This story is part of a partnership between MedPage Today and VICE News.
Antibiotics have saved countless lives in the 88 years since penicillin was discovered, but the antibiotics we have aren't working as well as they once did — and if we don't act, the results could be disastrous, infectious disease experts say.
Early antibiotics were so good that doctors simply thought they'd "conquered germs," and never considered the germs could evolve, said Dr. Frank Esper, an infectious disease specialist at UH Case Medical Center in Cleveland, Ohio. But then antibiotics started failing, and doctors realized the bacteria were adapting.
Although "superbug" isn't a medical term, it's often used to describe a bacteria that's resistant to antibiotics, such as Staphylococcus aureus, E. coli, and tuberculosis. And it's a big deal.
"We can't treat infections," said Dr. Barbara Murray, past president of the Infectious Diseases Society of America and co-director of the Center for the Study of Emerging and Re-Emerging Pathogens at UTHealth in Houston. "There are now infections that I see in the hospital that I can't treat because the bacteria is resistant to everything I have available. The patient dies."
According to the Centers for Disease Control and Prevention, 2 million people a year in the US develop antibiotic-resistant infections, and 23,000 of them die of those infections.
When bacteria become resistant to antibiotics, it means those antibiotics are no longer able to kill the bacteria when given in a concentration that's safe to administer to humans. (Like all drugs, at certain levels, even antibiotics can be toxic, so there are limits to how much a patient can take.)
Resistance happens naturally when the bacteria mutate at random, but it's spurred by repeated exposure to antibiotics, "teaching" the bacteria to evolve. It can also happen when whole genes — developed over hundreds of thousands of years and designed to resist threats to the bacteria — are passed from bacteria to bacteria.
The evolutionary process is sped up by improper use of antibiotics, for instance when patients don't take their full course of antibiotics because they stop when they start to feel better. That leaves a few of the strongest bacteria behind — the ones that didn't die because of some mutation — which can then reproduce and spread. This can also happen when a drug contains too little of the antibiotic concentration needed to kill the bacteria. Or it can happen in agricultural settings, in which livestock animals are fed low levels of antibiotics, allowing them to become petri dishes for bacterial mutations.
It can also happen just through normal use of antibiotics. If you take an antibiotic for an ear infection, it goes into your blood, which hits all the bacteria living in your gut, Esper said. It may not be enough to kill them, but it's enough to put "pressure" on them to evolve.
"When you're dealing with bacteria, you're not just dealing with one little bacterium sitting around being killed by one particular antibiotic," Esper said, explaining that these are mutations occurring in populations of billions of bacteria. When a handful don't respond to a drug by random luck, that creates a problem.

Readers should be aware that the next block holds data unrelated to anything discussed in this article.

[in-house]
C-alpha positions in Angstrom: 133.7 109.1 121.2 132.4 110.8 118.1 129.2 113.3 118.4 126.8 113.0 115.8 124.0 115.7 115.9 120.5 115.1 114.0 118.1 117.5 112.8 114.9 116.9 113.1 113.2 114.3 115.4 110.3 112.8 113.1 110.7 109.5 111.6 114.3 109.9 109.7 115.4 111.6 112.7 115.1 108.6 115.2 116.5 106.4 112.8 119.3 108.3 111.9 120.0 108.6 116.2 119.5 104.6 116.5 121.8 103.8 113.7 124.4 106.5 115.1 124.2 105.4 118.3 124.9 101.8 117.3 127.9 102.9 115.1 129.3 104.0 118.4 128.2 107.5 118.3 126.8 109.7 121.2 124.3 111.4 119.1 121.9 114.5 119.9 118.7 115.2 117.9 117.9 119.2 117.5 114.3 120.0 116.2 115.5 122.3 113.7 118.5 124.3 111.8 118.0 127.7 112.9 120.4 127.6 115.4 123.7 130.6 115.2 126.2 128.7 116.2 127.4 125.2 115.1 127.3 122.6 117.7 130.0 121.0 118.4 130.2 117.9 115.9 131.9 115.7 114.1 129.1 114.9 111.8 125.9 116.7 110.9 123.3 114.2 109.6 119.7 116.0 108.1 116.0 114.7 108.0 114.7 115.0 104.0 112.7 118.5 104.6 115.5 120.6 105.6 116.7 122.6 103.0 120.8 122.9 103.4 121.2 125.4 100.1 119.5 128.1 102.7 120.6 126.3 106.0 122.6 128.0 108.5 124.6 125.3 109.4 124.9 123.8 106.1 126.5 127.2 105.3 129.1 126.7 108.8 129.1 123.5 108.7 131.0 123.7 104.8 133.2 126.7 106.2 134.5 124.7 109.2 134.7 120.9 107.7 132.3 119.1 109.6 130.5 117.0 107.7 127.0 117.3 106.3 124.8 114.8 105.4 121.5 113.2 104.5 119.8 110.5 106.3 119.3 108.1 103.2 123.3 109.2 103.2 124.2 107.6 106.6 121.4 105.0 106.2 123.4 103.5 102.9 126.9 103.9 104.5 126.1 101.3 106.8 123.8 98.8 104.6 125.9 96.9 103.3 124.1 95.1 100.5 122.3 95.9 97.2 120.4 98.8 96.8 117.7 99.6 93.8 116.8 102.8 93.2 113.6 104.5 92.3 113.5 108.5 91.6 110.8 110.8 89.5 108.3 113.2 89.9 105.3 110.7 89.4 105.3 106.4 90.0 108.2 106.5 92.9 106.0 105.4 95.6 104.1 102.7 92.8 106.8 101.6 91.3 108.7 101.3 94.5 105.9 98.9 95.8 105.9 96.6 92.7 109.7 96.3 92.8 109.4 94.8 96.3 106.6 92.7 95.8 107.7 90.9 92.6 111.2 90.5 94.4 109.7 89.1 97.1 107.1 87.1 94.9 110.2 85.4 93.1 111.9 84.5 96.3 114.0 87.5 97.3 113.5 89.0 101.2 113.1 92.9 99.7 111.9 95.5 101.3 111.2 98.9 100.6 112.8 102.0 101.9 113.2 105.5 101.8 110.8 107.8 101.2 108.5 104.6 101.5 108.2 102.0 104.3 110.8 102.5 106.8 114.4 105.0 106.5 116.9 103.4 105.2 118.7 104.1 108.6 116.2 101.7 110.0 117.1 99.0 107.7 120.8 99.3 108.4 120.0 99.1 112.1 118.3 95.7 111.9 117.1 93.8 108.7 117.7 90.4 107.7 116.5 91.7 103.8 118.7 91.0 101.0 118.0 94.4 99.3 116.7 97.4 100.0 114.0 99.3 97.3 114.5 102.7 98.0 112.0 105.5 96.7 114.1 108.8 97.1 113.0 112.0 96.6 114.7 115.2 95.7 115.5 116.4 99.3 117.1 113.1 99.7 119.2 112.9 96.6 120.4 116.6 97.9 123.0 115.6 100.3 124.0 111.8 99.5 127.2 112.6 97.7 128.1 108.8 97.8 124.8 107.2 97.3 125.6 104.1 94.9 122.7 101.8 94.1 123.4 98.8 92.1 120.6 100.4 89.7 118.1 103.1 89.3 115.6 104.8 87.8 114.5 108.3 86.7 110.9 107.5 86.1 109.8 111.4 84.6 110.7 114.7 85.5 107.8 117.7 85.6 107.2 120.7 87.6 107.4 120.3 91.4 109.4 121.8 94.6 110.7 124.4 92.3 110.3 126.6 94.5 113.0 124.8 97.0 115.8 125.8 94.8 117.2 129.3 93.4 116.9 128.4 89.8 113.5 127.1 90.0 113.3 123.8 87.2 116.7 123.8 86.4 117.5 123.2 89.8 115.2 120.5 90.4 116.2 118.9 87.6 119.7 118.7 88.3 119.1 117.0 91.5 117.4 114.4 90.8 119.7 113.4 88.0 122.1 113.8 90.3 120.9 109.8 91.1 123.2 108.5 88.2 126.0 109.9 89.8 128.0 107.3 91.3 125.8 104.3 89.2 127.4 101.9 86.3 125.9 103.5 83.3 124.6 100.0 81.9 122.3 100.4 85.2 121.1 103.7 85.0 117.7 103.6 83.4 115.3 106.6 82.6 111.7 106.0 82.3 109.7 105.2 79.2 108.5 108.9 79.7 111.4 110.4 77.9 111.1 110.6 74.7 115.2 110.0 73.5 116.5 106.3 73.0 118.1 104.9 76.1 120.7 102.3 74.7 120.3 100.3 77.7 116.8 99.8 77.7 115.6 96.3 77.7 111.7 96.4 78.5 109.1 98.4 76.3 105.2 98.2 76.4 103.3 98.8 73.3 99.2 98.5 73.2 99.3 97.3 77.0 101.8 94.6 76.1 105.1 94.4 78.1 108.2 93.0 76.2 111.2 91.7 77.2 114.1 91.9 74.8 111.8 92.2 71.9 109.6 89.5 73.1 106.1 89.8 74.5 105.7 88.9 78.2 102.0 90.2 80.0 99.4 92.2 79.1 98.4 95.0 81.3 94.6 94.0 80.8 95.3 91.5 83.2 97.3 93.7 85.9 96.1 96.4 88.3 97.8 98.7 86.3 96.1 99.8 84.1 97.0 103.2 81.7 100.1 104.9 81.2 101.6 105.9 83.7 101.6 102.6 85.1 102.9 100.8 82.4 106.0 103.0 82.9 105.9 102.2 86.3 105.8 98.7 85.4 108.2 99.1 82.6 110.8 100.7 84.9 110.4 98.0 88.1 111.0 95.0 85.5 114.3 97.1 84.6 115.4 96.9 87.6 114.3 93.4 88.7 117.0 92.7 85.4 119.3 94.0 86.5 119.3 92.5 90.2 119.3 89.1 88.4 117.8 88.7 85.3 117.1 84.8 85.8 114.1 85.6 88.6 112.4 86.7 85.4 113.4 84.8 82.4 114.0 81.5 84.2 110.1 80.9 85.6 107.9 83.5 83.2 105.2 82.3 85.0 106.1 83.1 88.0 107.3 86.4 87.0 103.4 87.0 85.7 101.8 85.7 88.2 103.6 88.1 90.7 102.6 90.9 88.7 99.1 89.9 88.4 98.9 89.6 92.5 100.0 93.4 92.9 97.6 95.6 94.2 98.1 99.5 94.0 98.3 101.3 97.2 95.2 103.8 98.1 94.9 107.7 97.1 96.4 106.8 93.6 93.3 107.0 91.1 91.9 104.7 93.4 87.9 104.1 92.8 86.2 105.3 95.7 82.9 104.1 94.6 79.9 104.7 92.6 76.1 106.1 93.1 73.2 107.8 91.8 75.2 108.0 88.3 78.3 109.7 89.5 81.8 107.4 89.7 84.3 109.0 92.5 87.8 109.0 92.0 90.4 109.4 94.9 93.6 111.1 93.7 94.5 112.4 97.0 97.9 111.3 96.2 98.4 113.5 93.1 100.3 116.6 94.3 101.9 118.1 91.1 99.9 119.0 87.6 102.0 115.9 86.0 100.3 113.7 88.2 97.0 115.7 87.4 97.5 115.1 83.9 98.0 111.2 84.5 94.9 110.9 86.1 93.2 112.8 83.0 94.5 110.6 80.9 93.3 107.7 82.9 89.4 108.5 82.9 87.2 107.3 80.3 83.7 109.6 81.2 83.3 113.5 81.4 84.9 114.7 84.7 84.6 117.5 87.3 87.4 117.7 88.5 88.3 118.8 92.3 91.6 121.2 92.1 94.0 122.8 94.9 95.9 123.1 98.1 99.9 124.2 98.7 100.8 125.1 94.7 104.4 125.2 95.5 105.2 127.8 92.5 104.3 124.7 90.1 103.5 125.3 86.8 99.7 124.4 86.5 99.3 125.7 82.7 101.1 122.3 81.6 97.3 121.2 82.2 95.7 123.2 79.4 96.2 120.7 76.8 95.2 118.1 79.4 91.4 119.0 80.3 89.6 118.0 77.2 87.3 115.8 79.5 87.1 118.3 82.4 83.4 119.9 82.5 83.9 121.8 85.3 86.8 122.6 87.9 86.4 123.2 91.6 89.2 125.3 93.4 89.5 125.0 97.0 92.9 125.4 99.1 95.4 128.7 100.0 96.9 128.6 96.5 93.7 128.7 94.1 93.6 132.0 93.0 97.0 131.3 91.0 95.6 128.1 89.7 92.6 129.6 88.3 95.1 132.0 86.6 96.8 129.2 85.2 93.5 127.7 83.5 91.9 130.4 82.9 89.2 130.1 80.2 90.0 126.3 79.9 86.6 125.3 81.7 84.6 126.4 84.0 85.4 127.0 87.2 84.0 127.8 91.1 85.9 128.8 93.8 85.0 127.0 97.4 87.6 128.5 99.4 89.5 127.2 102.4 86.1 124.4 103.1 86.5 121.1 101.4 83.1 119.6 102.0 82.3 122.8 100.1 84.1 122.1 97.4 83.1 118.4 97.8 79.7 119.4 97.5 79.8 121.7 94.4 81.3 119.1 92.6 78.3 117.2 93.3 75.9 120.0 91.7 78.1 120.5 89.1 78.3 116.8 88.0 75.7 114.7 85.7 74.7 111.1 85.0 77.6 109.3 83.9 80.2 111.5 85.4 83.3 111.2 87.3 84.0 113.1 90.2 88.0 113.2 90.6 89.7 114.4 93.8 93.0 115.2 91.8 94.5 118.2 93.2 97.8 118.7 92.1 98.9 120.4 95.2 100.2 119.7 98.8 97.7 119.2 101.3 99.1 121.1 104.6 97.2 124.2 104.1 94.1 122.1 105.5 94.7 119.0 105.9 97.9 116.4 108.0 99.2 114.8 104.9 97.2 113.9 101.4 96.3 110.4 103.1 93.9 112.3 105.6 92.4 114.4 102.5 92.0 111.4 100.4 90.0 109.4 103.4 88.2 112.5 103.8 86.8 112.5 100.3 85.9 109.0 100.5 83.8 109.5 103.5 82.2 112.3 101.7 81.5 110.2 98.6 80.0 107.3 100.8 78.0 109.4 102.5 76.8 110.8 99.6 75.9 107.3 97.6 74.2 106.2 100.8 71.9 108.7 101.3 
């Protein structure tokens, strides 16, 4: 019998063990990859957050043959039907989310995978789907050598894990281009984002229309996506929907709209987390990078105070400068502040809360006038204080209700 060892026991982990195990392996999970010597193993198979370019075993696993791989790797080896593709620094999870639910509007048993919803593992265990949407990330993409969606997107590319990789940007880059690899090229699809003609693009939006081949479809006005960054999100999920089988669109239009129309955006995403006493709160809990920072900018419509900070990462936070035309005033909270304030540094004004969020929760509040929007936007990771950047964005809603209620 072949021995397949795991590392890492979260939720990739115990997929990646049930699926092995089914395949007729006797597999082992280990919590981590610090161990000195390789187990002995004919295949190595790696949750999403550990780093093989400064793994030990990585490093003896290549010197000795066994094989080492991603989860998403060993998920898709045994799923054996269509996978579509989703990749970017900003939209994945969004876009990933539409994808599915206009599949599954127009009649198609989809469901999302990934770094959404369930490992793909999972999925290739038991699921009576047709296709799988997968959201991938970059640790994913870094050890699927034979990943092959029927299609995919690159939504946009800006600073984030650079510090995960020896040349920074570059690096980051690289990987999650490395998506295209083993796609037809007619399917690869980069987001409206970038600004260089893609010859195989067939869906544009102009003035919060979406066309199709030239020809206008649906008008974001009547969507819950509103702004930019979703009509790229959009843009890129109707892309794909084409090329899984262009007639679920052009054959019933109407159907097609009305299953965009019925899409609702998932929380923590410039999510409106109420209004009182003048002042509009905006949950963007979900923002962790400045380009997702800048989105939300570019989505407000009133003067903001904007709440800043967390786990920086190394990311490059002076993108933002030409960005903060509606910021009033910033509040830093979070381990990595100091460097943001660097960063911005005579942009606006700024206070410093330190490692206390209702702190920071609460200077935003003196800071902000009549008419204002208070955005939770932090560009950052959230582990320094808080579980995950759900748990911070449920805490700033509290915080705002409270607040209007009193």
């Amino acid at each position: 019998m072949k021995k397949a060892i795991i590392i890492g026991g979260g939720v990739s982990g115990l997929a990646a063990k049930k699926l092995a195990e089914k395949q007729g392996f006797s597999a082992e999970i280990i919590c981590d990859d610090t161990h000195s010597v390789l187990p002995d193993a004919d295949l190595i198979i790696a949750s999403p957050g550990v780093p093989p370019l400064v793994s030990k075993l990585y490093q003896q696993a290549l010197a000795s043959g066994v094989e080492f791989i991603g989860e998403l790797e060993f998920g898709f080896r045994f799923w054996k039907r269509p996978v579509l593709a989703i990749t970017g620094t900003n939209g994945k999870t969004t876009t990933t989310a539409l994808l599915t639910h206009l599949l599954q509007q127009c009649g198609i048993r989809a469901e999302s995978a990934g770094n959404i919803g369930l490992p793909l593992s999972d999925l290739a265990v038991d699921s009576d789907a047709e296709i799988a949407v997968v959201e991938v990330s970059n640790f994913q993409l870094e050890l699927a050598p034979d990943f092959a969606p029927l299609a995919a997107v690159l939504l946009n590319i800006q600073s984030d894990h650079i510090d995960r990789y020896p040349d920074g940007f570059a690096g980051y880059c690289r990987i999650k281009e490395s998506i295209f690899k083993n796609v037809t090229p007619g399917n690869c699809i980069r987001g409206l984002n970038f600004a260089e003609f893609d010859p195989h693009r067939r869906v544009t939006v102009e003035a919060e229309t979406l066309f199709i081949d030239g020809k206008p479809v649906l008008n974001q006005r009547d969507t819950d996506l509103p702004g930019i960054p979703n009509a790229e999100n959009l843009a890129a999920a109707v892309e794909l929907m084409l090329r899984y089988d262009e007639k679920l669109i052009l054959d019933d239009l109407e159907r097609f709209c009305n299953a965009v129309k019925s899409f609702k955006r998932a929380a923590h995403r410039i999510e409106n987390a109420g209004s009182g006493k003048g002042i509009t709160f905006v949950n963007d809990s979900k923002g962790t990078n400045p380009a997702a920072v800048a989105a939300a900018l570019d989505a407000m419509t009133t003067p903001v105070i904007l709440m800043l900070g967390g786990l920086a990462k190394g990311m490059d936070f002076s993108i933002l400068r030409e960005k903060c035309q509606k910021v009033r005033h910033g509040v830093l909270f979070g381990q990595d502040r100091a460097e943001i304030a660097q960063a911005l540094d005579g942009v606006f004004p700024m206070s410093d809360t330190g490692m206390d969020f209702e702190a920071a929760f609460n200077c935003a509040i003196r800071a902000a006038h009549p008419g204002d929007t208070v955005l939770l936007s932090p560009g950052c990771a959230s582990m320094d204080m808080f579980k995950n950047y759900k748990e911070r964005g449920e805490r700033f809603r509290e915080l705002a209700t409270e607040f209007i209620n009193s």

In the United States, antibiotic-resistant infections mostly spread in hospitals, where patients are already vulnerable and have additional opportunities to acquire new bugs via catheters and intravenous lines and other "breaches," Murray said.
"A lot of things done to the patient to keep them alive predispose them to breaches of normal barriers to infection," she said. "An IV line through the skin is not normal. It's not supposed to be there… it's a hole in the skin."
When one antibiotic doesn't work, doctors can usually switch to another one to knock out the bacteria, and using multiple antibiotics is a good way to prevent resistance from developing. But we're running out of available antibiotics, and finding new antibiotics is a challenge.
"It's expensive and there's very little return on the dollar," Murray said. "Pharmaceutical companies, who do they answer to? Stockholders."
She explained that although the government offers tax breaks and other incentives for these companies to develop new antibiotics, it's still much more attractive to them to make a drug that treats a chronic condition, like hypertension, that patients will need to take the rest of their lives, than to make something that cures them in five days. The Infectious Diseases Society of America is pushing for 10 new antibiotics by 2020, but experts have said there aren't enough prospective antibiotics in the drug development pipeline to meet that goal.
But resistance isn't going to stop.
"Can we stop it? My feeling from an evolutionary standpoint is the answer is no — you don't stop evolution," Esper said. "Bacteria are doing their God-given right to evolve under selective pressure."
However, he said we can minimize that pressure and slow it down by being careful not to overuse or misuse antibiotics.
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